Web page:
Trump’s victory in the 2016 presidential election was seen by many right-wing populists in Europe as a momentous turning point. In their view, the threat began to the totalitarian state goes back to 1989, when the fall of the Berlin Wall made liberalism appear unstoppable and triumphant.  Right-wing populists from Hungary to Britain believed that if Mr. Trump could become president of the United States, the future belonged to them. President Trump’s 2020 defeat may trigger the rise of a much darker vision.

By refusing to concede to overwhelming election results, Trump the loser, has sent a message to his fellow strongmen around the world — that this is a fight for survival.

In trying to make sense of Mr. Trump’s defiance, most analysts have looked at the president’s personality: Mr. Trump never concedes defeat and this entire act of defiance is a way to soothe his ego, but Trump’s legitimate fear runs much deeper in giving up his seat of power.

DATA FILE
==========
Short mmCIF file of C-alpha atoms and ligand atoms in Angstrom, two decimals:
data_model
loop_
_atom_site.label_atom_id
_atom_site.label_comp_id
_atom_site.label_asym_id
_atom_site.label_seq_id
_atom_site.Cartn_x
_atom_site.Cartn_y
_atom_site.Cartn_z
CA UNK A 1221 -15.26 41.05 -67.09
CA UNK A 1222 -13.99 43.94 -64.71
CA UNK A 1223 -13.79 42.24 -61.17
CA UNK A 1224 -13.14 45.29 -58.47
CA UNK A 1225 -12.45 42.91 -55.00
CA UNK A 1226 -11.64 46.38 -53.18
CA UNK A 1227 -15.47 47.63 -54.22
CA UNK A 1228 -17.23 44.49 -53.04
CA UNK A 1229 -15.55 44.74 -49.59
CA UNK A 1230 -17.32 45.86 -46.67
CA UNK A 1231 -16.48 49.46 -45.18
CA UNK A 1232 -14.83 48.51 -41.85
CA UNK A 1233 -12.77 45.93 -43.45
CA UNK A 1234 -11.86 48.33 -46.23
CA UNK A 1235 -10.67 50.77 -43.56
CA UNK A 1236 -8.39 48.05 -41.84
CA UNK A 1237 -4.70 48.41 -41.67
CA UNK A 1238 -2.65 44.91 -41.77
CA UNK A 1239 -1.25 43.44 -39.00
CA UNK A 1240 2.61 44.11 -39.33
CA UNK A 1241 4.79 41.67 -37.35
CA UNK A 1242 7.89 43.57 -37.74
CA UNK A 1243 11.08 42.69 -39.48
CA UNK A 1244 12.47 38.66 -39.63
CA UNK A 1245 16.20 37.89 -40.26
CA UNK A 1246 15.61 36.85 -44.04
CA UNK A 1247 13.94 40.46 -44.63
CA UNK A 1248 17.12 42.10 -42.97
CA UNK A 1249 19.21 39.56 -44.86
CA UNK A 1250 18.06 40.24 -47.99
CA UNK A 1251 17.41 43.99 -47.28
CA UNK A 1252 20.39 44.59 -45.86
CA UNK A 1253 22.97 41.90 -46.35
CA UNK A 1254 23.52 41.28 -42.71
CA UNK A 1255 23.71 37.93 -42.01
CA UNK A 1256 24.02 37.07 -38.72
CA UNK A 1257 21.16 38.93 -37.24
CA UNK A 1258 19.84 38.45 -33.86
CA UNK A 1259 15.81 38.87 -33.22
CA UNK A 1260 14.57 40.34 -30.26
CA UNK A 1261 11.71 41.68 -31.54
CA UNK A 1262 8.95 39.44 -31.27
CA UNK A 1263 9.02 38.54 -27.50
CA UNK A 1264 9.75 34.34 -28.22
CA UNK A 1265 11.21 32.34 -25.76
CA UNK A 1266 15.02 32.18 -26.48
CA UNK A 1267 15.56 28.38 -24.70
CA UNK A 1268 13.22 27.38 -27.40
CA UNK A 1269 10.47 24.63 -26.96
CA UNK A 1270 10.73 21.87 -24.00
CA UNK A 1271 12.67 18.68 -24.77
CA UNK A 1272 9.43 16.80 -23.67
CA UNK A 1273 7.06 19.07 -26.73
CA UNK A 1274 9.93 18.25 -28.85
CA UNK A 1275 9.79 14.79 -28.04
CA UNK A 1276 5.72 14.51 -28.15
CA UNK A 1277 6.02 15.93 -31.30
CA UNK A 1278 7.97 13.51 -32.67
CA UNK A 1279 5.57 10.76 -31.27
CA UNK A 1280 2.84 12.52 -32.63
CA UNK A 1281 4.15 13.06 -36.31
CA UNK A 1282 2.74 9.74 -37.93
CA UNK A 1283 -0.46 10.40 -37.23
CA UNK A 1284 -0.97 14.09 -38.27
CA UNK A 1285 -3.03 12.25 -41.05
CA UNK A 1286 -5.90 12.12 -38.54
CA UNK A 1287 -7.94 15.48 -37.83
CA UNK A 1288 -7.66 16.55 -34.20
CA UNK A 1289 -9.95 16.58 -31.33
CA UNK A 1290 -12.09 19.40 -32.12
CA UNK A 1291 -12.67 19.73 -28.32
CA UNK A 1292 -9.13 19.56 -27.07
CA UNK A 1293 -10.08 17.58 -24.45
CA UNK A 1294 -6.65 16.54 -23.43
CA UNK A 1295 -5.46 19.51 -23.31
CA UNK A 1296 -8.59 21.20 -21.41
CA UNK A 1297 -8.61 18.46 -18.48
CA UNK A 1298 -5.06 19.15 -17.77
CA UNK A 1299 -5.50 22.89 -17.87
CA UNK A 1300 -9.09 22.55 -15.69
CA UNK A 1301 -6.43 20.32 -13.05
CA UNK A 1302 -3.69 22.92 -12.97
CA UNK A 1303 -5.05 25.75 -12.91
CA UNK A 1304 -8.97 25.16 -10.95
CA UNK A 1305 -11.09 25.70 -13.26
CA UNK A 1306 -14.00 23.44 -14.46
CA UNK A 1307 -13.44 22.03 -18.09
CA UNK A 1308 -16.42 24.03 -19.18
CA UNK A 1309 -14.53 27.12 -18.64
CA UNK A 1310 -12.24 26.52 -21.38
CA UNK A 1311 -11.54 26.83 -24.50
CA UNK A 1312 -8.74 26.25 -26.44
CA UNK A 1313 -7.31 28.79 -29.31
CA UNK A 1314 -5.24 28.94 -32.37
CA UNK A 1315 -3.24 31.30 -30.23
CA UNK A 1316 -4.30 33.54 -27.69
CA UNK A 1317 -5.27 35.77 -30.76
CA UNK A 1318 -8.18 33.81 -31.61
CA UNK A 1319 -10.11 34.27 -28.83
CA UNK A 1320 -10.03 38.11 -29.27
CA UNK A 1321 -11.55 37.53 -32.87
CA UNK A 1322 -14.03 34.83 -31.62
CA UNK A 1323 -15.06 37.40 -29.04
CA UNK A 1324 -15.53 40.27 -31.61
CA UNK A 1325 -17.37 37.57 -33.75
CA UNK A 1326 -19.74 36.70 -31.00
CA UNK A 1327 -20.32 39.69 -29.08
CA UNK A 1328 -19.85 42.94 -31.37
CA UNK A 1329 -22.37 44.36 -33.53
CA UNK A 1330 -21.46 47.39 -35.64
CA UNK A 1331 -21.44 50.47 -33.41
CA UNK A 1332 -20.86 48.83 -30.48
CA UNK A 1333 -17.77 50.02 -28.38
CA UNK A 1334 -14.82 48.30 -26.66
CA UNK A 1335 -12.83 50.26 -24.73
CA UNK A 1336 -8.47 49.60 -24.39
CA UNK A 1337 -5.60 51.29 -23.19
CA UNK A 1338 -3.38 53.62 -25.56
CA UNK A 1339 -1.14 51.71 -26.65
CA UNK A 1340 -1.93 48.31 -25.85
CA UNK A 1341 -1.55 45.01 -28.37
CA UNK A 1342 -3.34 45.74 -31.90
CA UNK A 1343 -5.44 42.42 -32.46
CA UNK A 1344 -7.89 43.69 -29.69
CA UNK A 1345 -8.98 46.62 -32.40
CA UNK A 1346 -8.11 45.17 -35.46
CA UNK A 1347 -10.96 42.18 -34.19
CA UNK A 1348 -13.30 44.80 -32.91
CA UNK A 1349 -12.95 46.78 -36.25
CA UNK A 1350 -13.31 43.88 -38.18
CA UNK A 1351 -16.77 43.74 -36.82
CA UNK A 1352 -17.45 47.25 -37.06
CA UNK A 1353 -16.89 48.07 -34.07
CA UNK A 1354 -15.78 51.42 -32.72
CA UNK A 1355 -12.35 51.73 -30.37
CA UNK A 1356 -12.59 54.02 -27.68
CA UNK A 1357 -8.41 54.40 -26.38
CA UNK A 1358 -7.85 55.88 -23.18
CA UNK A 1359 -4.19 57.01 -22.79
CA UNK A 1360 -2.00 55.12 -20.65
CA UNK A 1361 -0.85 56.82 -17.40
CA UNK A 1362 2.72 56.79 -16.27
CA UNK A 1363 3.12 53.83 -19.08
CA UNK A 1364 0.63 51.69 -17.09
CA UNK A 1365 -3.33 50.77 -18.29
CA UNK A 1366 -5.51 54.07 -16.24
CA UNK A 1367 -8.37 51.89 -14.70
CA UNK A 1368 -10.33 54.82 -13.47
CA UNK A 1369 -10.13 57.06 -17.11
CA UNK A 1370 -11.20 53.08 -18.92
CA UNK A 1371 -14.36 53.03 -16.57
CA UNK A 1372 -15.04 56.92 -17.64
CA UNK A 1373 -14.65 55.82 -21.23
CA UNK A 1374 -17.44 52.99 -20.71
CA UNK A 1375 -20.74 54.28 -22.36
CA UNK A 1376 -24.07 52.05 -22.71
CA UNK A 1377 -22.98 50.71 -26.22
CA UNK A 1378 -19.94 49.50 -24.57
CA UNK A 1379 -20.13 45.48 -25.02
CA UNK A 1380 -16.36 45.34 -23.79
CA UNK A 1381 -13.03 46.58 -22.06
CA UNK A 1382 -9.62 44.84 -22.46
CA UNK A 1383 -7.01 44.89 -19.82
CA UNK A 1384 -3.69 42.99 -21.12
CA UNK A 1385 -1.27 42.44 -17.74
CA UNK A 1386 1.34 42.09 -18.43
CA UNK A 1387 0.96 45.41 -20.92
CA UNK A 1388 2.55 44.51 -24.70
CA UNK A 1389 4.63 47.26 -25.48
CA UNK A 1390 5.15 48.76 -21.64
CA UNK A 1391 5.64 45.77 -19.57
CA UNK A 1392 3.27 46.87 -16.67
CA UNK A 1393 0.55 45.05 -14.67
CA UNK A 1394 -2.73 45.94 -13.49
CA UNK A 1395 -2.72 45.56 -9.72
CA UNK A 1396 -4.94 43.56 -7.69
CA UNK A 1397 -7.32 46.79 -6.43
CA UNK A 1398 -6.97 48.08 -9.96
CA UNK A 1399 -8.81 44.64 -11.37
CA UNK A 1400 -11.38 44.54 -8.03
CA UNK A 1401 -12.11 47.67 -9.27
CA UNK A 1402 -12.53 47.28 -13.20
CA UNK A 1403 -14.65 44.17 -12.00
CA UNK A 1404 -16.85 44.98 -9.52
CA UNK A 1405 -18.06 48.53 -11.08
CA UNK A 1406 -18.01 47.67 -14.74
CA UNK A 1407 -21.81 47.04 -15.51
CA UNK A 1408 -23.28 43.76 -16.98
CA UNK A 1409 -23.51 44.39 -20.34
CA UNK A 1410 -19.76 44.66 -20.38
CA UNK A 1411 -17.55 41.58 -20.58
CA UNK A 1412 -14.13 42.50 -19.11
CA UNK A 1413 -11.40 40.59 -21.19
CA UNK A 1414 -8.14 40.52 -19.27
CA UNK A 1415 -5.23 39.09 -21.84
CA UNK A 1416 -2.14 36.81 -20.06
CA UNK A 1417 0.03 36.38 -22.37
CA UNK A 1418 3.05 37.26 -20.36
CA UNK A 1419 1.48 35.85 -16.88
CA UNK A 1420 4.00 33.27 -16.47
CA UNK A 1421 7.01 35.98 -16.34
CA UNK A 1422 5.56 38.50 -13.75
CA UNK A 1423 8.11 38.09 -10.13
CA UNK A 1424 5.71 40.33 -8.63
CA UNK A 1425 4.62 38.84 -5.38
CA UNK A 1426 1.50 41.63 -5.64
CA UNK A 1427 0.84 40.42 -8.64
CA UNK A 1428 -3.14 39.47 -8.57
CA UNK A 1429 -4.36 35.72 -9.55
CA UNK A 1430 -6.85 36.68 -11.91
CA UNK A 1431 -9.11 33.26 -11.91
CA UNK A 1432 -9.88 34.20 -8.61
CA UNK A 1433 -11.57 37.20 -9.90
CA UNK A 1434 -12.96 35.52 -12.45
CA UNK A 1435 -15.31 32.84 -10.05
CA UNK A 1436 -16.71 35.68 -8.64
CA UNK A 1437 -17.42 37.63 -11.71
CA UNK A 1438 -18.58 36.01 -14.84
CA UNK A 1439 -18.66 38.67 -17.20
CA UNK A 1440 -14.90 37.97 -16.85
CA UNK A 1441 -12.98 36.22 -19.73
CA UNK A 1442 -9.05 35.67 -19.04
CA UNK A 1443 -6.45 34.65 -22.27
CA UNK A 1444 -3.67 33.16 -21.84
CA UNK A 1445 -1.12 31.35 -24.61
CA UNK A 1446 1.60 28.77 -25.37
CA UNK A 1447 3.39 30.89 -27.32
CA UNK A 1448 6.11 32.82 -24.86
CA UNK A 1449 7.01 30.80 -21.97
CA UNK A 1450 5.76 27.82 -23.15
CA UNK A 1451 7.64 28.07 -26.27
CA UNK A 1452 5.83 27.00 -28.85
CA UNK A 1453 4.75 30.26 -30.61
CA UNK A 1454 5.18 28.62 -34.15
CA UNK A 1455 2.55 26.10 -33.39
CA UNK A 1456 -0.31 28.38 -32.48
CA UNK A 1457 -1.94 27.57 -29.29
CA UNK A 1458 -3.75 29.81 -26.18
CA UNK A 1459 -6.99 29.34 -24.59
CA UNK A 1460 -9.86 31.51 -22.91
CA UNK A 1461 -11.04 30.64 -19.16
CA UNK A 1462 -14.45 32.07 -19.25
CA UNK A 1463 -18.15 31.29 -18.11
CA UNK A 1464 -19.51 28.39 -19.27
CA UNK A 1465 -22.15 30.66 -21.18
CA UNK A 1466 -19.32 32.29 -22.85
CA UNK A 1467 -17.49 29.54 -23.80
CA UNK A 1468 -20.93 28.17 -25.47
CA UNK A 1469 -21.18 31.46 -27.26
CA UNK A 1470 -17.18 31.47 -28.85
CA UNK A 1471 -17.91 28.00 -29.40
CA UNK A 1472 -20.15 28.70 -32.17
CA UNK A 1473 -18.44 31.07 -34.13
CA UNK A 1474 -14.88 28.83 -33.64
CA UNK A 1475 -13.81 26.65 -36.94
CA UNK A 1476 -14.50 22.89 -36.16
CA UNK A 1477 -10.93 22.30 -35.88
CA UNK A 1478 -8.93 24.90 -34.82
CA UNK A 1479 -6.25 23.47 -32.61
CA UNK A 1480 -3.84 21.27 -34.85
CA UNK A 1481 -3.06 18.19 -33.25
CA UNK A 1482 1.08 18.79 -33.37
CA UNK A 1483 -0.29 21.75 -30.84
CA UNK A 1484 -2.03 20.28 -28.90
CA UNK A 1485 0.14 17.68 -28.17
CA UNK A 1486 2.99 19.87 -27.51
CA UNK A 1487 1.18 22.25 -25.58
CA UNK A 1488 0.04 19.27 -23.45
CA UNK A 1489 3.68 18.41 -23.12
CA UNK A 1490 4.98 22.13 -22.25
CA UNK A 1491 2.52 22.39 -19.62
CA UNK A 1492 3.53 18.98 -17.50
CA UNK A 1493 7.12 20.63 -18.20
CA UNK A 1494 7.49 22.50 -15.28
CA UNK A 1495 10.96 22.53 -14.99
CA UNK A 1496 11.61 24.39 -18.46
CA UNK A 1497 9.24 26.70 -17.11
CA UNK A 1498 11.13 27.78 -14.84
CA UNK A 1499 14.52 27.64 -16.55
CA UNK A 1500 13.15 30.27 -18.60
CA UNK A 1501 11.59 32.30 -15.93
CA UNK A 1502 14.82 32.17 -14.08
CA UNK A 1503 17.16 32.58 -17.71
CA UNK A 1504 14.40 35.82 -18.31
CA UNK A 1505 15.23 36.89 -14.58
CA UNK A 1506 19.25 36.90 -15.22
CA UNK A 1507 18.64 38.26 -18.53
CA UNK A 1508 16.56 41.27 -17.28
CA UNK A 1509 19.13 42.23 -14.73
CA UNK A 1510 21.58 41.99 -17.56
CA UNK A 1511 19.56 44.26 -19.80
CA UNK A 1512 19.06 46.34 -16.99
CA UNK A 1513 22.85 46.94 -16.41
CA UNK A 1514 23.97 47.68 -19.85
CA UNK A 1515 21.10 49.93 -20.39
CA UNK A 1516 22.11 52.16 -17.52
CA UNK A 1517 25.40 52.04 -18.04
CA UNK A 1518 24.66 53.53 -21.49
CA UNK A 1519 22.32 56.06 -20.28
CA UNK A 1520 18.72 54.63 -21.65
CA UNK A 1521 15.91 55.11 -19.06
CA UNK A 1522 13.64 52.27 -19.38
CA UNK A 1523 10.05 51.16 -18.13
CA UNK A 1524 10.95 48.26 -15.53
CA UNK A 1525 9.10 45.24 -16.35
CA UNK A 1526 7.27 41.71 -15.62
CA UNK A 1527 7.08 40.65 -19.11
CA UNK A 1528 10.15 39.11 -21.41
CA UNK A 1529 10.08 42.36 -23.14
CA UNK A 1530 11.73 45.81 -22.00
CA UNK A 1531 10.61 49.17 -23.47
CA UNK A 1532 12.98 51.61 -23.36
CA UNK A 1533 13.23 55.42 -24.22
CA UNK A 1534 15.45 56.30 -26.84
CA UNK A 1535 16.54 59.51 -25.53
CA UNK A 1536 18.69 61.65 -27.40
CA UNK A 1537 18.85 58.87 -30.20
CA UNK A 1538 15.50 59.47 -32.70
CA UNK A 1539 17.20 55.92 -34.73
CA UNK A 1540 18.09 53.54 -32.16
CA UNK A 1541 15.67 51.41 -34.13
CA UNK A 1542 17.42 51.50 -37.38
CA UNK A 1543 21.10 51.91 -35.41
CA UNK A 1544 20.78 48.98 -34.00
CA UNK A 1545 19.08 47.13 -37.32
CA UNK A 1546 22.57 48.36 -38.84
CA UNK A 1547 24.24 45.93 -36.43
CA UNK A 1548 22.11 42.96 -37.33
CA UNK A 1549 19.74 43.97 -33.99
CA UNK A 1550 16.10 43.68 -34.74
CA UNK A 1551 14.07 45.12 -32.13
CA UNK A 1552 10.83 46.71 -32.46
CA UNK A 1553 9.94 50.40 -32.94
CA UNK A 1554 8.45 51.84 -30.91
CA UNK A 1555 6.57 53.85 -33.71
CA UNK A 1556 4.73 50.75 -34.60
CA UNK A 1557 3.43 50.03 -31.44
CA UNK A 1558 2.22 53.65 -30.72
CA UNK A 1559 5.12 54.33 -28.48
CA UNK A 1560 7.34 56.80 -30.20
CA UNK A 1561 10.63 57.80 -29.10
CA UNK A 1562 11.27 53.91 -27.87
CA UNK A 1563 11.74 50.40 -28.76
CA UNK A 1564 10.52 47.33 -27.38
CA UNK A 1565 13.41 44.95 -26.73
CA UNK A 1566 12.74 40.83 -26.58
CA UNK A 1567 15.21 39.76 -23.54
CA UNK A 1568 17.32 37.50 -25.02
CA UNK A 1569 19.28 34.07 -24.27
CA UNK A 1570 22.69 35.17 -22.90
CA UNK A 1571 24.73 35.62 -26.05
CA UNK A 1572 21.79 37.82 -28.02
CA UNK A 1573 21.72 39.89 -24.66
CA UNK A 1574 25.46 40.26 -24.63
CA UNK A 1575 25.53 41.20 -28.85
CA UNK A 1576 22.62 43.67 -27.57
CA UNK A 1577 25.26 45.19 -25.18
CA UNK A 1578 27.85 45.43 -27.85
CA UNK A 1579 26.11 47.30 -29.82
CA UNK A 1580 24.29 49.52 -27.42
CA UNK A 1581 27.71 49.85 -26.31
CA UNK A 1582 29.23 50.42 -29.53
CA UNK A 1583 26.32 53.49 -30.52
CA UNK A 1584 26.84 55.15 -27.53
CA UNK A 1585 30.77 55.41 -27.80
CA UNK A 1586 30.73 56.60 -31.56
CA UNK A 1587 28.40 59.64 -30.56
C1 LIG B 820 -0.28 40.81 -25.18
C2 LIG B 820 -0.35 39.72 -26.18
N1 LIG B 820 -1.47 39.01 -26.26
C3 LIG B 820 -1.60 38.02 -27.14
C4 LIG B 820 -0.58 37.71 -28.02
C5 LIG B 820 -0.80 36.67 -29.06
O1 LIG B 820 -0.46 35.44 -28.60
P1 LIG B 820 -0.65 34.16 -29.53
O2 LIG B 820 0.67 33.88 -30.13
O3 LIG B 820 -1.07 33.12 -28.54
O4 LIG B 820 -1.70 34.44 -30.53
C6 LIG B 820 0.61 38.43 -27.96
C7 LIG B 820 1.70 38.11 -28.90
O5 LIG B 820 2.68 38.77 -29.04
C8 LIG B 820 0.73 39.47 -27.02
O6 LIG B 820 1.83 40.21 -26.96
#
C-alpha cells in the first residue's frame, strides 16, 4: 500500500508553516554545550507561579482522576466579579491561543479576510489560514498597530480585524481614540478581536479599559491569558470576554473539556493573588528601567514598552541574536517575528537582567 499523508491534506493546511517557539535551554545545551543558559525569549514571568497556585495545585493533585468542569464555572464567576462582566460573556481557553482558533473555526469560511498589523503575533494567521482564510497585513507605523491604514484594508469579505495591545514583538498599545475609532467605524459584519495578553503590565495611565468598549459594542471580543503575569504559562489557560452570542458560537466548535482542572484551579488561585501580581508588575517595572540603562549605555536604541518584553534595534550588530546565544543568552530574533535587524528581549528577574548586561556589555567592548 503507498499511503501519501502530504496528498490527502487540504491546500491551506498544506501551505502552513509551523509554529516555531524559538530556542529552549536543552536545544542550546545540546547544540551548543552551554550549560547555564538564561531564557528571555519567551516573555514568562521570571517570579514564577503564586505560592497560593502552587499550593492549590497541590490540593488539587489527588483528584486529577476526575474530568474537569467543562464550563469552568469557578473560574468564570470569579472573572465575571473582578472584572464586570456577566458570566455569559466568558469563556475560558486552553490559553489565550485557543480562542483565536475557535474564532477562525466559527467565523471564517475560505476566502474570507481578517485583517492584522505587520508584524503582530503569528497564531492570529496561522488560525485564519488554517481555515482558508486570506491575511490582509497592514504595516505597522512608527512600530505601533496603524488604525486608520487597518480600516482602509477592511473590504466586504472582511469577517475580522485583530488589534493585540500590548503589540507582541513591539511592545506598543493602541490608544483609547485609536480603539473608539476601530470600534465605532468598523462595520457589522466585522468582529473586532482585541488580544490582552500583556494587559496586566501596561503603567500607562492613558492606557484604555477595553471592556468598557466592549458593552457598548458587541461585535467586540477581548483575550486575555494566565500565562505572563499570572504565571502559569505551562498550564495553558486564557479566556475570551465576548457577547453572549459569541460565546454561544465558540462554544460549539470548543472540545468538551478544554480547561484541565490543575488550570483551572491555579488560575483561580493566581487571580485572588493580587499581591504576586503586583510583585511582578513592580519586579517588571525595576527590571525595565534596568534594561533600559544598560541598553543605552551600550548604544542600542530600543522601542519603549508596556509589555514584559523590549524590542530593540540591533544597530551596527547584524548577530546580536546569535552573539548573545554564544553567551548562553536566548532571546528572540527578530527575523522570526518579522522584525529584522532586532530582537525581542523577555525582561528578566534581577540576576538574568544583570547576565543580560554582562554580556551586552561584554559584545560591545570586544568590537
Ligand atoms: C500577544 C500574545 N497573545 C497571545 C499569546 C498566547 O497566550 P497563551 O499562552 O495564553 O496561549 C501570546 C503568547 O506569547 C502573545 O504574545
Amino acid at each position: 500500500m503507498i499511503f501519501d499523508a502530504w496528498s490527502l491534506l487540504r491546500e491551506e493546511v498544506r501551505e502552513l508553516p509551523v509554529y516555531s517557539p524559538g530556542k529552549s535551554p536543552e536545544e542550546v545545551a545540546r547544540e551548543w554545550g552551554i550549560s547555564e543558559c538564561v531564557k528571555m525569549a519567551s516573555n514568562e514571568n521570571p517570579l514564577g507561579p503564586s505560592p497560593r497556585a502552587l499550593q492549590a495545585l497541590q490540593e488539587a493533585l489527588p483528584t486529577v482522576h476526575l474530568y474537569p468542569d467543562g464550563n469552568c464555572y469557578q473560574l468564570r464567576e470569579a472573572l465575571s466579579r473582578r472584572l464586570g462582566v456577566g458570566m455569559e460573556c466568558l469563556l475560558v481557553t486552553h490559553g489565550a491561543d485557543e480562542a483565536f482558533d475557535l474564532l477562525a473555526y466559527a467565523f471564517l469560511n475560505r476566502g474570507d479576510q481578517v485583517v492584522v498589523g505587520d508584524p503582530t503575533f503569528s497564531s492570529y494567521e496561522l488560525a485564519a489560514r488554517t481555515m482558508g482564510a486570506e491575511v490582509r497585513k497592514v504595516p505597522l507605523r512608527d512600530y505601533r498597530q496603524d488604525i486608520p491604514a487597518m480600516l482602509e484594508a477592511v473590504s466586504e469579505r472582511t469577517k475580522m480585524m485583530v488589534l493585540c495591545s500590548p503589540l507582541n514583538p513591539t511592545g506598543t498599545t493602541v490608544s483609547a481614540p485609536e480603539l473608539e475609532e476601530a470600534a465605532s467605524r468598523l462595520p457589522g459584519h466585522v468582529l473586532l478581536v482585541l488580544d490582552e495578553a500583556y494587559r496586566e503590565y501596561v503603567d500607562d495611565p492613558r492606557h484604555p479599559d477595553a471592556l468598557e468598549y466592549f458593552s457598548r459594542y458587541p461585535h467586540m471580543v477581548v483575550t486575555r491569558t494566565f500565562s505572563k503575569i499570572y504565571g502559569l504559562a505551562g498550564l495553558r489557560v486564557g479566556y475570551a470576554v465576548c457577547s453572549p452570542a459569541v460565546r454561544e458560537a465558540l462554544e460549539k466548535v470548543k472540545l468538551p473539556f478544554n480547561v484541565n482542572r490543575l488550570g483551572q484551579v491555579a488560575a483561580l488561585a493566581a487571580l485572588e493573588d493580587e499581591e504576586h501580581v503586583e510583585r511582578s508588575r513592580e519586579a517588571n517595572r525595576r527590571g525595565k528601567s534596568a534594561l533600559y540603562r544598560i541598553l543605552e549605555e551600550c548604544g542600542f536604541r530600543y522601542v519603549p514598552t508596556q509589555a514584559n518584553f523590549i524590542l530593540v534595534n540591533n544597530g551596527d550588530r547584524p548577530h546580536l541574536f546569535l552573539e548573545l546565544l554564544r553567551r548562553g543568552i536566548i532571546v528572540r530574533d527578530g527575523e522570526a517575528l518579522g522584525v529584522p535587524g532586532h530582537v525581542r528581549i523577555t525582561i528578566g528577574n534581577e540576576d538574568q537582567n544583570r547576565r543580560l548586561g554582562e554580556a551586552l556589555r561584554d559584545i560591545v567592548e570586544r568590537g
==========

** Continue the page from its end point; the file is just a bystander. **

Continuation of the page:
Trumps problems range from legal prosecution for his crimes before and during his presidency, to the matter of Trump’s highly-leveraged family empire, with more than a billion dollars in personal guaranteed debt coming due in 2020 and NO foreseeable means to pay.  As long as Trump holds the reins of power, he has the means to further leverage the office of the presidency and to serve his personal power and wealth objectives, which he handily demonstrated come at a high cost to the United States — and the American people he has sworn to serve.